By Marcia Hall
You are at a restaurant seated with your child and you witness the most polite and well behaved child on the planet at the next table. He sits still, waits until his mom is finished talking and asks for what he wants by saying “may I please have ….” You wonder how this child, who looks about the same age as yours, is not fidgeting in his chair, screaming and demanding he gets his mac and cheese NOW. What has that parent done right and why do you feel like you have done it all wrong?
Give yourself a break. If you love your child, want what is best for him, work hard to see that he is well cared for and strive to spend time with him, you are a fantastic parent. Just breathe and realize that there will be ups and downs, but that the end result is what you are working for, not this moment in time when your child is going nuts. This will pass and you will survive it.
Try not to compare your child’s behaviors to others children. That other child is most likely not always as calm and polite as he appears now. It is very possible that just 10 minutes earlier he was screaming just as loud as yours. Children develop the ability to control behaviors at their own pace. One child might have no problem sitting still in his chair, but be unable to wait his turn, while another child might be fully willing to share and take turns without issue, but seems to be unable to sit still. Comparing your child with other children is never a good idea.
Don’t let your frustration with bad manners come from other people’s judgment. You might find yourself frustrated with your child most often when he does not use the words “please” and “thank you” in public. This frustration usually stems from your sense that other people are watching and judging you. Perhaps you then utter the phrase “what do you say” or “you know better than that” in order to show others around you that you ARE teaching manners to your child. You are probably less concerned about courtesy in your own home when no one is around. It is when you get in the spotlight of the public eye that those concerns over P’s and Q’s surface. So, work to ignore those seemly prying eyes and realize that your child is doing the best he can at that moment. Don’t feel like a bad parent because your child is having a rough time. Love him and move on.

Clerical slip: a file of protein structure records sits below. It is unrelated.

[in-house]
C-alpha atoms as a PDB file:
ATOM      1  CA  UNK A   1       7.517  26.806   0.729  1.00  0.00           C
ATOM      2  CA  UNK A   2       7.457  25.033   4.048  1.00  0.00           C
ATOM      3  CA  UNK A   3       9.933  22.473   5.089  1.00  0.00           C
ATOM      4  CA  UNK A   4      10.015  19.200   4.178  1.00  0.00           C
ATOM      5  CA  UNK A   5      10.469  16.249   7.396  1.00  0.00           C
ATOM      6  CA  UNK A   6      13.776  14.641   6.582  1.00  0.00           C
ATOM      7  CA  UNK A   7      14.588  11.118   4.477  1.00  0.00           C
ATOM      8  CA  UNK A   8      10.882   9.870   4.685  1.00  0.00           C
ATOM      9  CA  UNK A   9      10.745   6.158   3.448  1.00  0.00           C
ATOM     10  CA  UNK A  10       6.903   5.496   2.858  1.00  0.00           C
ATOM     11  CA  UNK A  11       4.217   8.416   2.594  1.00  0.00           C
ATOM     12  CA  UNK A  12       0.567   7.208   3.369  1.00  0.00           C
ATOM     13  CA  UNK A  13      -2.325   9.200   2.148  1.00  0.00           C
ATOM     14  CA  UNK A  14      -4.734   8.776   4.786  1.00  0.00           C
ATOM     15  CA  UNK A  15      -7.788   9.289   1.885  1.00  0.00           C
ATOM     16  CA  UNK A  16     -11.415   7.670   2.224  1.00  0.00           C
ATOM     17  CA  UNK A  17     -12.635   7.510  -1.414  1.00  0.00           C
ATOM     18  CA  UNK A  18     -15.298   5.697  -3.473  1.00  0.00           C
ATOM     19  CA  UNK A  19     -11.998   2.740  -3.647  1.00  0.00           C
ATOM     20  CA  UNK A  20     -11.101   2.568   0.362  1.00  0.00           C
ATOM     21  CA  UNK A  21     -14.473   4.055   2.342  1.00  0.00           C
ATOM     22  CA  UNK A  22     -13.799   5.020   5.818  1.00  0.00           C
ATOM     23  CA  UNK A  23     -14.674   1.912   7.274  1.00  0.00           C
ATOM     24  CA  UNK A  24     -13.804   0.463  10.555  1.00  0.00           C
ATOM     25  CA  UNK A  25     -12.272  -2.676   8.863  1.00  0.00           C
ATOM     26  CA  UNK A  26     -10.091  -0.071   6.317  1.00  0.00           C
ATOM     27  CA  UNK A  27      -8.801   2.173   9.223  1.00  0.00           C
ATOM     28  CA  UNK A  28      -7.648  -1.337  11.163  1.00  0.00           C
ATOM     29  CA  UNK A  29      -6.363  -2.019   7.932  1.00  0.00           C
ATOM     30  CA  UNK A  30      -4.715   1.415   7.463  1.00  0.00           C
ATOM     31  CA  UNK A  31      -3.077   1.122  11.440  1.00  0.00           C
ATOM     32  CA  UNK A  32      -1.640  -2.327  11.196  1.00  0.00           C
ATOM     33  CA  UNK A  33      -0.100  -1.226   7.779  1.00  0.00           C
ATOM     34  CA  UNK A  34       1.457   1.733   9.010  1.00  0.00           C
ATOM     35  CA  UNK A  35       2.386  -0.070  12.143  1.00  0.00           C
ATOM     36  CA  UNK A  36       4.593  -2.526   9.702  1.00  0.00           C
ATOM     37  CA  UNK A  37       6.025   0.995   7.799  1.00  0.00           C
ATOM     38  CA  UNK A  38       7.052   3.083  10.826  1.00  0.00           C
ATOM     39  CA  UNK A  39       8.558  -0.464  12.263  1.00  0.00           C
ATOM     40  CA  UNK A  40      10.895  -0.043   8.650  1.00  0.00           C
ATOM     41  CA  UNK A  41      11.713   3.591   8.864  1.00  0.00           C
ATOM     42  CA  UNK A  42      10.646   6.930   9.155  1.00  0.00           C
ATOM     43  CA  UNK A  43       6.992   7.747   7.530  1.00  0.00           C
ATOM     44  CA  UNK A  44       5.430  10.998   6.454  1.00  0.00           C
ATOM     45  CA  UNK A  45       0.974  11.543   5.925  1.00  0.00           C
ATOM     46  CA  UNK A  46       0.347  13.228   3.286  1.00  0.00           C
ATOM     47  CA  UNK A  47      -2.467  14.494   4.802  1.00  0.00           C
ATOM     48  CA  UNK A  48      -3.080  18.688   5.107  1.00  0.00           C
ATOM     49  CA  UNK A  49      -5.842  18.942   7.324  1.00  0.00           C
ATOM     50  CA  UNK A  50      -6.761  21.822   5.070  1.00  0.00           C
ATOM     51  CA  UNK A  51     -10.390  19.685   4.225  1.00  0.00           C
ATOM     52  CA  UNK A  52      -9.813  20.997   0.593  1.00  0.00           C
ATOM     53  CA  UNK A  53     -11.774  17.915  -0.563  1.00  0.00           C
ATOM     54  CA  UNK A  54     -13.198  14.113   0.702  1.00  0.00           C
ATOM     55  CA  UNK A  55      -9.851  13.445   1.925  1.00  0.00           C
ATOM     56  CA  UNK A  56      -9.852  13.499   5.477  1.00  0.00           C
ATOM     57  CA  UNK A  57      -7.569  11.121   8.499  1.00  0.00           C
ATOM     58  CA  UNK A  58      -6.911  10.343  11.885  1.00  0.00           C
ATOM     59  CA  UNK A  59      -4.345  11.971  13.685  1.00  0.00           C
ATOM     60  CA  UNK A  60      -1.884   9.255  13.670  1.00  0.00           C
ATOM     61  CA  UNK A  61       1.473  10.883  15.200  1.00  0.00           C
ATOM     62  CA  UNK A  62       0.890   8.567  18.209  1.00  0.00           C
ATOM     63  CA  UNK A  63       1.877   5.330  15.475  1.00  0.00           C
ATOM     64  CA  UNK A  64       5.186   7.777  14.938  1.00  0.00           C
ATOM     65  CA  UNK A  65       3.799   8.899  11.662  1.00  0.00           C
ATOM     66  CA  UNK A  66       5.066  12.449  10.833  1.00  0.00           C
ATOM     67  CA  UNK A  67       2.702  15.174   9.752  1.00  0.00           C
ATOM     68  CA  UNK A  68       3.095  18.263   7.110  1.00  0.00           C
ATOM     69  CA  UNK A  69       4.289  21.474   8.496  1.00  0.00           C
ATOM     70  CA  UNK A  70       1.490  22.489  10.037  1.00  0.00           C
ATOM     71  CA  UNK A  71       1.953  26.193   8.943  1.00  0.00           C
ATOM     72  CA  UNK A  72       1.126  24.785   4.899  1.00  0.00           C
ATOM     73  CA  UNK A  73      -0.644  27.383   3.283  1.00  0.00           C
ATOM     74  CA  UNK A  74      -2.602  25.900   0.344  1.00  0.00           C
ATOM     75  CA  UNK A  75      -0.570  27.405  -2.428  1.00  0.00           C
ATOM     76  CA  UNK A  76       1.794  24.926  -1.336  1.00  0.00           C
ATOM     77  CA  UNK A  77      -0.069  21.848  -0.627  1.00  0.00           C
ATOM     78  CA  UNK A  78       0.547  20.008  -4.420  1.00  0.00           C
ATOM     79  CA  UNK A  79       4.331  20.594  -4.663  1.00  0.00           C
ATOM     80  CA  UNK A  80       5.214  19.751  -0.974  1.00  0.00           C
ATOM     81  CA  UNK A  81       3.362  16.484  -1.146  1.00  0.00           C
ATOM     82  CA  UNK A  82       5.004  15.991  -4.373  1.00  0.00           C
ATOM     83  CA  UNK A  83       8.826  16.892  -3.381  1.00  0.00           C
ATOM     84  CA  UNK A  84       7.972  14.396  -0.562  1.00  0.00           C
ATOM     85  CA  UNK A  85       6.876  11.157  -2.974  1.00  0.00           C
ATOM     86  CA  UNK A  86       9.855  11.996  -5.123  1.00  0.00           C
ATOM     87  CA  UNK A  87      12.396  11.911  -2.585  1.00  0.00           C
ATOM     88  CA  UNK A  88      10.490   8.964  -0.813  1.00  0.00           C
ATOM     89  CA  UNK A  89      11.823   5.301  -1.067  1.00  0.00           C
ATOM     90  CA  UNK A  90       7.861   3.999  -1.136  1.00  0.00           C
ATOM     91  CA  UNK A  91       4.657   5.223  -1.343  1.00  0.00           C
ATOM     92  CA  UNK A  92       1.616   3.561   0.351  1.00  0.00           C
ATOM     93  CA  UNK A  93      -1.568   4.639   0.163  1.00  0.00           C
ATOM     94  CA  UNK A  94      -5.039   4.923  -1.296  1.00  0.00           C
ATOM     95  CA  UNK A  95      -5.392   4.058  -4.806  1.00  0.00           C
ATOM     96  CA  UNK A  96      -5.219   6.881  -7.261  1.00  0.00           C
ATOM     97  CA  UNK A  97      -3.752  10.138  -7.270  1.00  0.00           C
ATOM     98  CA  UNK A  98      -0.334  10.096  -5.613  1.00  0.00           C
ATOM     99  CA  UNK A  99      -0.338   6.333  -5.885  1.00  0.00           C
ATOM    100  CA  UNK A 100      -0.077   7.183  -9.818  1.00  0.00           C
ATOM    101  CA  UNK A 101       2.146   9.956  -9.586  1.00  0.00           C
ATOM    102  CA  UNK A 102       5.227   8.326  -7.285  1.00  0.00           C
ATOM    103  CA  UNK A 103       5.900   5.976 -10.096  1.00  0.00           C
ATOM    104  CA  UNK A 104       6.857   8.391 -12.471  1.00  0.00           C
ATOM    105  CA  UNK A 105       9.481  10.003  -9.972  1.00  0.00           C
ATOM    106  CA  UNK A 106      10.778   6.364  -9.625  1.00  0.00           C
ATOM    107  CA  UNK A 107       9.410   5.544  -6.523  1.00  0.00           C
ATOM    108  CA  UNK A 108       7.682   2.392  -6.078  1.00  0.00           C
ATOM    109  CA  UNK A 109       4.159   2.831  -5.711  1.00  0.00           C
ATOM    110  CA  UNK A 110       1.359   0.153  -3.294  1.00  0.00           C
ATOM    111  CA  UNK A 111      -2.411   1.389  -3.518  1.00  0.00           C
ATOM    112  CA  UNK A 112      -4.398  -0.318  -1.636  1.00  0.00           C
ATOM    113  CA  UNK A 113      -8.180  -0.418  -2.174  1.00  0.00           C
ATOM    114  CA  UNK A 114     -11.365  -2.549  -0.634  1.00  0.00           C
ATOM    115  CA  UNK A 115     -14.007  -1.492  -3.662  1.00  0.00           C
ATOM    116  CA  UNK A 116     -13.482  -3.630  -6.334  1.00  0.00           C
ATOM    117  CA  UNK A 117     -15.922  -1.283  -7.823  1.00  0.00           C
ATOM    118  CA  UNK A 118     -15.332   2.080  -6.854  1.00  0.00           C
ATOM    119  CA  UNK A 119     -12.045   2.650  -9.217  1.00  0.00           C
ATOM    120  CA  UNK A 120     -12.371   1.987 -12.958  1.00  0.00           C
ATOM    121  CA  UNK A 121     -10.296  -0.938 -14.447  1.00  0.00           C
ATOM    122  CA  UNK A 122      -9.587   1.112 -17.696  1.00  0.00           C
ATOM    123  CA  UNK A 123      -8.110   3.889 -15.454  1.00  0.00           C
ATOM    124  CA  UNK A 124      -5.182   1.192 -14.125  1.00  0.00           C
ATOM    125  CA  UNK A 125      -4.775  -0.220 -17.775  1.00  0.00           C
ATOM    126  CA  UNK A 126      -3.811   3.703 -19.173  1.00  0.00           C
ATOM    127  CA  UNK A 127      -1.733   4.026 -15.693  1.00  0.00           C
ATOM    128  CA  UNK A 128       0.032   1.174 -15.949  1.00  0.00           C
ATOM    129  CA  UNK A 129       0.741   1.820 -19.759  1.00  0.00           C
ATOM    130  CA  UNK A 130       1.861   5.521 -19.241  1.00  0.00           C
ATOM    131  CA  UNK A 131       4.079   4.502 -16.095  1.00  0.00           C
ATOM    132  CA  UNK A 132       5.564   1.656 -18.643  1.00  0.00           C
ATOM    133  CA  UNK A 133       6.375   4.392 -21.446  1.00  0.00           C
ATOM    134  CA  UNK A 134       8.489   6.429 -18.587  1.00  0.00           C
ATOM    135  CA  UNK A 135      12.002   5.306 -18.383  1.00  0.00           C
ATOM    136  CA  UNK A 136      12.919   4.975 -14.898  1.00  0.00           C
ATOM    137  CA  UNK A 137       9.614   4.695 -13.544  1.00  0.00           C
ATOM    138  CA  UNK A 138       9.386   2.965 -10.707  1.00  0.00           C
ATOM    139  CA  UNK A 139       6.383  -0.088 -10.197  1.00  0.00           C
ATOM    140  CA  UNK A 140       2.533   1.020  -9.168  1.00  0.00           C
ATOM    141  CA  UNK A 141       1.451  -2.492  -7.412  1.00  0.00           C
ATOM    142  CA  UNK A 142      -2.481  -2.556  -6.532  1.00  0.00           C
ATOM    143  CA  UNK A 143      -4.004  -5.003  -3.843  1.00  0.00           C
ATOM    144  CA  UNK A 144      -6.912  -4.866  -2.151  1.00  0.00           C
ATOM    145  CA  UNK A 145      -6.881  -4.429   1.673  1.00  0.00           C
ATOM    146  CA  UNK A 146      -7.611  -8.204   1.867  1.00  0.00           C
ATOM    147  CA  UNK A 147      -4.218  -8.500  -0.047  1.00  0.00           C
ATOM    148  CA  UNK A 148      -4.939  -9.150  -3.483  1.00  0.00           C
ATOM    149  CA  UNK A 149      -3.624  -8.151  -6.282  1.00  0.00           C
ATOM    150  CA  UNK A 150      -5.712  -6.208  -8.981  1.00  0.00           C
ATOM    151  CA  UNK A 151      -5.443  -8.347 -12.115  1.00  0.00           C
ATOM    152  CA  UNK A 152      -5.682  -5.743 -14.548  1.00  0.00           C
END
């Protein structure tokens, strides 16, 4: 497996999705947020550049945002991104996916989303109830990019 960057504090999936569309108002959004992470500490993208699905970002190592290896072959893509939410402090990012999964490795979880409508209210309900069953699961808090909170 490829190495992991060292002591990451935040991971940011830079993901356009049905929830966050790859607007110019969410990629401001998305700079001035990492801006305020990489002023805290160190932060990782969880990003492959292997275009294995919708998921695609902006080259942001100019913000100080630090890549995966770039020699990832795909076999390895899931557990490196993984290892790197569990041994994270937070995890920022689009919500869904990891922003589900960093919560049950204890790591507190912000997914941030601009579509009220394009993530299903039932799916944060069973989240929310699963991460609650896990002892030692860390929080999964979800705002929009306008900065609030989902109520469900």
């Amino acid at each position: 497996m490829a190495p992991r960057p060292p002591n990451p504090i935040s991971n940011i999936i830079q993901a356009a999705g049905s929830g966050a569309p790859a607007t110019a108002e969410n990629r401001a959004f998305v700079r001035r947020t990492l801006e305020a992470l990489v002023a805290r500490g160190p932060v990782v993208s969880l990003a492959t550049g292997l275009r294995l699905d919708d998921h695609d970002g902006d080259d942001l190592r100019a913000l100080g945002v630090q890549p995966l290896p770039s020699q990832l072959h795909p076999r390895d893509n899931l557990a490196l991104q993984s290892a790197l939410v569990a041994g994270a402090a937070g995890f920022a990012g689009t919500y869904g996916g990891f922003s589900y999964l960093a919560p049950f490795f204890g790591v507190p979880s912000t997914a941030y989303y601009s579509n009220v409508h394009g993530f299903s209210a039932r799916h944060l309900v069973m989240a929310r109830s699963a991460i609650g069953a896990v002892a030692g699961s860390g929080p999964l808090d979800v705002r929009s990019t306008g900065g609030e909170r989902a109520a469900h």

Model good manners for him. The number one way that a child learns manners is though the example others set for him. Children are little mirrors. When you find your child exhibiting a behavior that frustrates you, more frequently than not it is a behavior you have exhibited first. This is not always the case, because children can pick things up from other adults or children in their lives or even from TV, but it is commonly the case. So take a good look at the way you talk to your child. Do you ALWAYS use polite manners when talking with him? Do you ALWAYS say please, thank you and your welcome and use polite tones when asking for things? Or do you only say it every now and then in public? If you use these phrases only spastically, your child is getting mixed signals about their use. He will see your inconsistency and use as a sign that these words only need to be used when he REALLY wants something.
DON’T demand that he use the words “Please” and “Thank you.” Demanding the use of these words does not help your child understand what they mean, why he should use them or even help him want to use them more. It only creates a power struggle between you and your child. As stated before, the tactic to demand their use by questioning “what do you say” is most frequently used in public to demonstrate to others you are teaching good manners. Even when the requirement of their use is performed in private moments, it is with the hopes that the child will use them in public. The truth is that it is not necessary for your child to say these particular words every time he asks for something. The more important value is to make requests in a manner that is respectful. Focusing on the tone of voice is usually more significant. To help remind a child of polite words and manners, parents can talk to the child of generosity when someone gives him something. “That was so thoughtful of Grandma to give you that bear.” This will help the child really understand what it means to be thankful for something. When the child wants something and asks with a less than polite way, telling him “I like to be asked with kind words” will help him understand how to ask with courtesy.
Praise him when he does use polite manners. As with any habit you are trying to help your child build, catching the positive moments is the most effective teaching tool. Find the moments when he does what you are hoping he would and then praise him for those actions. “I really liked the way you asked your dad for that blanket.” Even simply saying “you are very welcome” when he says thank you can help reinforce the concept.
There is not a right or wrong way to teach a child to be polite. It is a lifelong process that will have its ups and downs. Being polite often has more to do with the child’s mood than anything else, and will become more consistent with time.